In Augustine W. Badiali v. New Jersey Manufacturers Insurance Group, No. 071931, 2015 WL 668206, (N.J. Feb. 18, 2015), the New Jersey Supreme Court affirmed the Appellate Division’s ruling that the insurer did not act in bad faith and held that an insurer’s reliance on an unpublished decision when making its coverage determination precluded a finding of bad faith.
Plaintiff, having been injured by an uninsured motorist (UM), filed a UM claim, which went to arbitration and resulted in an award for plaintiff. See id. at *1. After the insurer rejected the arbitration award and demanded a trial de novo on the UM claim pursuant to applicable policy language, the policyholder sued the insurer for breach of contract, bad faith and consumer fraud. See id. at *1-2.
The New Jersey Supreme Court affirmed the Appellate Division’s holding that the insurer’s position was “fairly debatable”, and thus it had not acted in bad faith. In announcing its decision, the New Jersey Supreme Court reaffirmed New Jersey’s “fairly debatable” rule that holds to prevail on a bad faith claim against an insurer, “a plaintiff must show ‘that no debatable reasons existed for denial of the benefits’.” Id. at *5 (citing Pickett v. Lloyd's, 131 N.J. 457, 473, 621 A.2d 445 (1993)).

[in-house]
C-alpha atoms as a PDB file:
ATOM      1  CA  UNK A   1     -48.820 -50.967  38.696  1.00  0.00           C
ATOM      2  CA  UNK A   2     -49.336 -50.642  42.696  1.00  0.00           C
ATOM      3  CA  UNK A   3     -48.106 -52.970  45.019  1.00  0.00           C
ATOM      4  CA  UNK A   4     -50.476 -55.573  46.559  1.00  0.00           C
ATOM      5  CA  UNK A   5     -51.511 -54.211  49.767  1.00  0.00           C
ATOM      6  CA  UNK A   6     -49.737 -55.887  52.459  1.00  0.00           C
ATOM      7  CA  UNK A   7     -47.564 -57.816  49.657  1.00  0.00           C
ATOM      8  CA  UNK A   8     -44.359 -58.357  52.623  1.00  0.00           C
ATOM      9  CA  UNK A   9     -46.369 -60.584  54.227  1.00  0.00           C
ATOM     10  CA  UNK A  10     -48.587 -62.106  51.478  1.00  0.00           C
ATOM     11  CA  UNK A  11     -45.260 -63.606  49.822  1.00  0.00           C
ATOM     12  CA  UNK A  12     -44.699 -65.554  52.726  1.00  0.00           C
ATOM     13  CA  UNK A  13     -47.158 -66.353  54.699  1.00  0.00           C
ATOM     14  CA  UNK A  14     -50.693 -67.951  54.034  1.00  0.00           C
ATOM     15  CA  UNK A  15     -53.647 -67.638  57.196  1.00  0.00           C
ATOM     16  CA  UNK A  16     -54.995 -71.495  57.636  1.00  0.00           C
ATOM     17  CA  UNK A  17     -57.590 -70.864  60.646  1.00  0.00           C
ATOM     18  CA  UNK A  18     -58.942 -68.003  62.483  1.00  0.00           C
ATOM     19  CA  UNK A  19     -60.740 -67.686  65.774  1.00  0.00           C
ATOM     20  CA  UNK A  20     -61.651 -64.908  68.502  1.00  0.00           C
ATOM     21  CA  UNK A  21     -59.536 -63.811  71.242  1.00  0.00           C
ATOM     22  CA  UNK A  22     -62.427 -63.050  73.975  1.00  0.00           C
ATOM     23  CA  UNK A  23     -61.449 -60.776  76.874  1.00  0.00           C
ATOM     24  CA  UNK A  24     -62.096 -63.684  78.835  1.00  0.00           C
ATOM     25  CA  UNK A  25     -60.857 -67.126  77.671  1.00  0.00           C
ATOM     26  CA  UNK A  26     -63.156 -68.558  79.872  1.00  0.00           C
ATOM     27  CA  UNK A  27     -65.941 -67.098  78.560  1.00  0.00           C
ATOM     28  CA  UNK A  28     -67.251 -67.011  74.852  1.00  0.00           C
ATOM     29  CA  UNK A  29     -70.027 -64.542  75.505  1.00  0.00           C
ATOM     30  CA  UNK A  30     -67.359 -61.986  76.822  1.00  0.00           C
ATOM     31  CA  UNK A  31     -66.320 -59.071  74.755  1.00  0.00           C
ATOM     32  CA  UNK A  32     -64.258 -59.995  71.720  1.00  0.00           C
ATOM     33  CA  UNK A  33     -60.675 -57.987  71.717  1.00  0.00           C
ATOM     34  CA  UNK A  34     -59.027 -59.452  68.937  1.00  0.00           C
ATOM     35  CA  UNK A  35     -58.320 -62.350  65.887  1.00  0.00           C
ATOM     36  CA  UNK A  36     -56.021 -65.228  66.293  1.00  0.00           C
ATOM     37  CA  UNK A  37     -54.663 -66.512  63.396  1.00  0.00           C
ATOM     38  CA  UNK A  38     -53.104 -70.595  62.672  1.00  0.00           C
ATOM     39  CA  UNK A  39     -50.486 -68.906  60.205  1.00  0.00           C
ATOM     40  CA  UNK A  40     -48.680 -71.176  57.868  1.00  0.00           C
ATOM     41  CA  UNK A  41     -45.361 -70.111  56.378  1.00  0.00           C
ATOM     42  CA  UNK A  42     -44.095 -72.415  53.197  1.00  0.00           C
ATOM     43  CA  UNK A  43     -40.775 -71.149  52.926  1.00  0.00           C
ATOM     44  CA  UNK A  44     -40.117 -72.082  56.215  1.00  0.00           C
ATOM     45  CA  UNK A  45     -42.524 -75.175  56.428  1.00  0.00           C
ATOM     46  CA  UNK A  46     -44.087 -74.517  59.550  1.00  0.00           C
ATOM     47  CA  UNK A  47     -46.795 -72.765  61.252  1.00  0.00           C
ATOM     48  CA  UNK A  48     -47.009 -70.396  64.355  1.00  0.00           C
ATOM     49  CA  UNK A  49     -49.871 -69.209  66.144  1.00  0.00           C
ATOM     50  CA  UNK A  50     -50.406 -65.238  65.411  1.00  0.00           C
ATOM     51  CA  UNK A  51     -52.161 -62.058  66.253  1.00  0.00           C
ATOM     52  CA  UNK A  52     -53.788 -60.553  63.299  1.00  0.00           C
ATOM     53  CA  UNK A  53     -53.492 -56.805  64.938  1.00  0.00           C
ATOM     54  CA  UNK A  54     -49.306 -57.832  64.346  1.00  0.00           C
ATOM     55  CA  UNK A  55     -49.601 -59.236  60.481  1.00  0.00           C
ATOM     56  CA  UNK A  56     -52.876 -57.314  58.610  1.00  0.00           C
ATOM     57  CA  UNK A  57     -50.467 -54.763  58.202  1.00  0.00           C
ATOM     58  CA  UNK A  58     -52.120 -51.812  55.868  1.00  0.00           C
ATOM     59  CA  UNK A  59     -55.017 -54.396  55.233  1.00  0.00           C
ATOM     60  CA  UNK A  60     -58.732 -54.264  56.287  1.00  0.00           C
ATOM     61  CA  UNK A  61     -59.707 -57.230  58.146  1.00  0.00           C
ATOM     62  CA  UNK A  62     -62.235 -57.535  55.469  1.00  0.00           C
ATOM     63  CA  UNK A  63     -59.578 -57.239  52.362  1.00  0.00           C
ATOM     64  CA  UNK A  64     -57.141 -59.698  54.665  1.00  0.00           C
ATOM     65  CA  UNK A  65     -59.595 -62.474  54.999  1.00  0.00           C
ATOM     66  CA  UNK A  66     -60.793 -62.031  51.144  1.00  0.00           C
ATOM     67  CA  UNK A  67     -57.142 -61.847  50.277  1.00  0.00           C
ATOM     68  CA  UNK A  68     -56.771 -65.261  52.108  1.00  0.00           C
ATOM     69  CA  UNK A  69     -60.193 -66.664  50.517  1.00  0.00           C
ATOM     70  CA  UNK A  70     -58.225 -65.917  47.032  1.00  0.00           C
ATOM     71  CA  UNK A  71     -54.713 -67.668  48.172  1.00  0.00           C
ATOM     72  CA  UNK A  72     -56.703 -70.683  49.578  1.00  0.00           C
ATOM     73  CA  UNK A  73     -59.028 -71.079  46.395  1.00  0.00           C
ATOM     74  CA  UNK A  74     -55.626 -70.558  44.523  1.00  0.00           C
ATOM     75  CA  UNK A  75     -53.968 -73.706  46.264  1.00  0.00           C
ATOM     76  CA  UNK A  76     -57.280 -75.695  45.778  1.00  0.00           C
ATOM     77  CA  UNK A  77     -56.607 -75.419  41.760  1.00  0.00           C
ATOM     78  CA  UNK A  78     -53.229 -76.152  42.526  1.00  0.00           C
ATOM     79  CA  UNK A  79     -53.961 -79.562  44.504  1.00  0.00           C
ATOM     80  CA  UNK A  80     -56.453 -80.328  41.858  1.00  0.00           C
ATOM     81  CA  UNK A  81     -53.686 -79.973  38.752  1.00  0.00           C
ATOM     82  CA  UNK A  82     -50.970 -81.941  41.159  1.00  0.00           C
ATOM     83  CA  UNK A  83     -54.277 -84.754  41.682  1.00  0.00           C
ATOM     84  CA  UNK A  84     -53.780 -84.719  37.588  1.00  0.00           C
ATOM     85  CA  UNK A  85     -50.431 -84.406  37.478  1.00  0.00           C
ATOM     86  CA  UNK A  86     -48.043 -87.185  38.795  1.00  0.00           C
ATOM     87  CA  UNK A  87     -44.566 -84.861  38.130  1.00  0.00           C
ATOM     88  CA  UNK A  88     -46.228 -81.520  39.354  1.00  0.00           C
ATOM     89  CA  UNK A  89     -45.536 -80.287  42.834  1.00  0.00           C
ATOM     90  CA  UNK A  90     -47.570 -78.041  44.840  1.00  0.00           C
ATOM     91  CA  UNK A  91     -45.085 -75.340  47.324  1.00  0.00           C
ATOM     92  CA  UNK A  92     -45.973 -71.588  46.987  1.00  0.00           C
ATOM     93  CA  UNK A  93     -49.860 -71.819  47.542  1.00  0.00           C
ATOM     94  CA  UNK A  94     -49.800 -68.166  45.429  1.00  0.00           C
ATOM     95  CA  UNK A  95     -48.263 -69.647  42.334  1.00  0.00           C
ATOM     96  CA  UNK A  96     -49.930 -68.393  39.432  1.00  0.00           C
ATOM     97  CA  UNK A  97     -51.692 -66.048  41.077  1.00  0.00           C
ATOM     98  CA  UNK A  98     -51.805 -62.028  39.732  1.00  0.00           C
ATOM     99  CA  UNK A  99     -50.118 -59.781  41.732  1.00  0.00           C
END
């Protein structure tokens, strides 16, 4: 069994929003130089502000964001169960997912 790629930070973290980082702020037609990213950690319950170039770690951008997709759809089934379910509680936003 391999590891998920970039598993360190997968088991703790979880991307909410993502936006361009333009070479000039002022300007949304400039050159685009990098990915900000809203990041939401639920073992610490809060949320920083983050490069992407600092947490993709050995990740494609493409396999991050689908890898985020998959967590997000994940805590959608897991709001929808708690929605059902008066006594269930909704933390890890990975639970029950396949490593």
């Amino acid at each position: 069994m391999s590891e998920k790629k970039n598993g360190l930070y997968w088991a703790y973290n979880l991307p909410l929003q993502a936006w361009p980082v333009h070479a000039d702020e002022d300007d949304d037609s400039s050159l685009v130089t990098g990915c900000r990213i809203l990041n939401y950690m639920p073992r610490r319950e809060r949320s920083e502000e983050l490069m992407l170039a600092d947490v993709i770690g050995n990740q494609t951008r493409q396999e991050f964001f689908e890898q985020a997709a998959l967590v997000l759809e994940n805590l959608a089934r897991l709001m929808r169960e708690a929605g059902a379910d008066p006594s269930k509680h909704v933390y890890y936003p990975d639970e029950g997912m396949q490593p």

Ruling on an issue of first impression, the court also held that an insurer’s reliance on an unpublished decision supporting its coverage position “precludes a finding of bad faith.” Badiali, 2015 WL 668206, at *8-9. In this regard, the court explained that “[i]n our view, it is illogical to suggest that [the insurer] NJM, or any corporation, cannot rely on previous unpublished opinions—especially those in which they were specifically involved—in forming their business decisions.” Id.at *8 (noting that the existence of an unpublished opinion provided the insurer with “adequate reason to believe that its conduct was consistent with judicially accepted contract interpretation, corporate policies and practices”). Thus, the court held that the insurer’s position in reliance on an unpublished decision “was at least fairly debatable” in addition to being “based on a reasonable and principled reading of its policy language.” Id. at *10.
This decision is notable for at least two reasons. First, the New Jersey Supreme Court reiterated New Jersey’s “fairly debatable” bad faith standard. Id. at *5 (to prevail on bad faith claim, insured must show “that no debatable reasons existed for denial of the benefits”) (citing Pickett, 131 N.J. at 481). Second, the court held that an insurer may rely on an unpublished decision when forming its coverage position and will “avoid a finding of bad faith for actions taken in accordance with [such a] holding.” Badiali, 2015 WL 668206, at *8-9 (noting that insurers can rely on unpublished opinions, not for precedential value, but for aiding insurers in making decisions on claims).